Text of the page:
Judicial review – adjudication – Construction Contracts Act 2004 (WA) – nature of adjudicator's power – inferior court or administrative tribunal – jurisdictional facts


The decision of the Supreme Court of Western Australia provides:

  • the test for jurisdictional error in respect to determinations made under the Construction Contracts Act 2004 (WA) (Act); and
  • key guidance on the operation of provisions under the Act and the Construction Contracts Regulations 2004 (WA).


WQube Port of Dampier Pty Ltd (WQube) applied for judicial review of two determinations made by an adjudicator pursuant to section 31 of the Act on a number of grounds. Although the two determinations in question were made by separate adjudicators, WQube claimed that both adjudicators made the same errors and that the same issues arose in both applications. The court accordingly dealt with the applications together.

Marine & Civil Pty Ltd (Marine & Civil), being the other party to the construction contracts the subject of the applications, opposed the applications brought by WQube.

Marine & Civil alleged in its original application for adjudication that:

  • it submitted a payment claim to the 'Superintendent's' appointed representative and agent who, in turn, issued a payment recommendation to both WQube and Marine & Civil recommending full payment of the payment claim. Marine & Civil considered that this payment recommendation constituted a progress certificate under the provisions of the contract; and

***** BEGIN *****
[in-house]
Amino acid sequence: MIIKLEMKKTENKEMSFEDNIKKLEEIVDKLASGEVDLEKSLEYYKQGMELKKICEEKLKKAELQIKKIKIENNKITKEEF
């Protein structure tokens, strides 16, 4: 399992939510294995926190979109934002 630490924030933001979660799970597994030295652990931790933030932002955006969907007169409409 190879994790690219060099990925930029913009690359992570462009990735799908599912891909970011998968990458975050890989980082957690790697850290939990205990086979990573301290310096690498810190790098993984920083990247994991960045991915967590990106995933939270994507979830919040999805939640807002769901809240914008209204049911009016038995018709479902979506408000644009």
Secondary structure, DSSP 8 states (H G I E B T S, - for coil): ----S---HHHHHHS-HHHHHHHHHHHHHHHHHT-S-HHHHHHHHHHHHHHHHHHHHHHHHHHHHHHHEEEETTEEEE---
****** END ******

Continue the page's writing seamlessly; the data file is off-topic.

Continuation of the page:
• as a consequence, Marine & Civil considered that payment was due within seven days from the issue of the payment recommendation. However, two days after what it considered to be the date for payment it received from WQube:
    • notification that a new superintendent had been appointed under the contract;
    • notification that the previous superintendent's representative had not been appointed as the superintendent's representative;
    • notification that the payment recommendations issued by the previous superintendent's representative were not progress certificates; and
    • a payment certificate stating in respect to the payment claim that no monies were payable to Marine & Civil.


The court held, amongst other things, that:

  • the test for jurisdictional error in respect to a determination under section 31 of the Act is that applicable to an inferior court rather than a tribunal;
  • adjudicators are authorised under the Act to determine questions of law authoritatively;
  • it is possible for an adjudicator to infer that an individual has been appointed as the superintendent's representative in circumstances where the individual has undertaken functions of the role and their actions have been relied upon by the party challenging the appointment, regardless of whether express notice of the appointment has been provided;
  • the fact that an adjudicator does not specifically deal with evidence in their determination does not automatically lead to the conclusion that the adjudicator acted in absence of good faith; and
  • a person making an application for adjudication will not be held to have constructive knowledge of the contact information of a person merely because the relevant information is available from a public source. Accordingly, it is acceptable for an adjudicator to infer that contact information is not known to an applicant where such information is missing from an application.